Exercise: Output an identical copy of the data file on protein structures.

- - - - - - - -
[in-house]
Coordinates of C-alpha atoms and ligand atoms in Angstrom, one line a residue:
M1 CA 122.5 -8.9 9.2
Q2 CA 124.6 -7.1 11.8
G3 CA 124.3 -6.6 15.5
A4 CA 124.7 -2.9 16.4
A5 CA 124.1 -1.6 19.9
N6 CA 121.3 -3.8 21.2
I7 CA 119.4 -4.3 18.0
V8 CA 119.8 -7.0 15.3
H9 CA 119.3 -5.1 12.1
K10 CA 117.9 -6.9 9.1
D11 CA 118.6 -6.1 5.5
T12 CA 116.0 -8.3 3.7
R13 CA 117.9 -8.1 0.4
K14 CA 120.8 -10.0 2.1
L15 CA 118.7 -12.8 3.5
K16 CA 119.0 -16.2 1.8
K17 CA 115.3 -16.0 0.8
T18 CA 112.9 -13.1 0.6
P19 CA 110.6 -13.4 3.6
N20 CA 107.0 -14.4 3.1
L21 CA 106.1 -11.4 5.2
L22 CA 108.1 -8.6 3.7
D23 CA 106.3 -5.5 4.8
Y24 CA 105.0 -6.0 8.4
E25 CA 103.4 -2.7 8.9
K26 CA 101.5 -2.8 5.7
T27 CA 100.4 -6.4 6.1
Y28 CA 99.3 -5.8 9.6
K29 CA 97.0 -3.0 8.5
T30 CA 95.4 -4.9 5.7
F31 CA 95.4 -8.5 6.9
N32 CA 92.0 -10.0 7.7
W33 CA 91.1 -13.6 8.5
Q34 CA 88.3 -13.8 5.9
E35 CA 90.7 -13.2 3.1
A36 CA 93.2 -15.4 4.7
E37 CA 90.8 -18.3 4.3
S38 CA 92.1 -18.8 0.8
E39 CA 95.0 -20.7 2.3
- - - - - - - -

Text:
[in-house]
Coordinates of C-alpha atoms and ligand atoms in Angstrom, one line a residue:
M1 CA 122.5 -8.9 9.2
Q2 CA 124.6 -7.1 11.8
G3 CA 124.3 -6.6 15.5
A4 CA 124.7 -2.9 16.4
A5 CA 124.1 -1.6 19.9
N6 CA 121.3 -3.8 21.2
I7 CA 119.4 -4.3 18.0
V8 CA 119.8 -7.0 15.3
H9 CA 119.3 -5.1 12.1
K10 CA 117.9 -6.9 9.1
D11 CA 118.6 -6.1 5.5
T12 CA 116.0 -8.3 3.7
R13 CA 117.9 -8.1 0.4
K14 CA 120.8 -10.0 2.1
L15 CA 118.7 -12.8 3.5
K16 CA 119.0 -16.2 1.8
K17 CA 115.3 -16.0 0.8
T18 CA 112.9 -13.1 0.6
P19 CA 110.6 -13.4 3.6
N20 CA 107.0 -14.4 3.1
L21 CA 106.1 -11.4 5.2
L22 CA 108.1 -8.6 3.7
D23 CA 106.3 -5.5 4.8
Y24 CA 105.0 -6.0 8.4
E25 CA 103.4 -2.7 8.9
K26 CA 101.5 -2.8 5.7
T27 CA 100.4 -6.4 6.1
Y28 CA 99.3 -5.8 9.6
K29 CA 97.0 -3.0 8.5
T30 CA 95.4 -4.9 5.7
F31 CA 95.4 -8.5 6.9
N32 CA 92.0 -10.0 7.7
W33 CA 91.1 -13.6 8.5
Q34 CA 88.3 -13.8 5.9
E35 CA 90.7 -13.2 3.1
A36 CA 93.2 -15.4 4.7
E37 CA 90.8 -18.3 4.3
S38 CA 92.1 -18.8 0.8
E39 CA 95.0 -20.7 2.3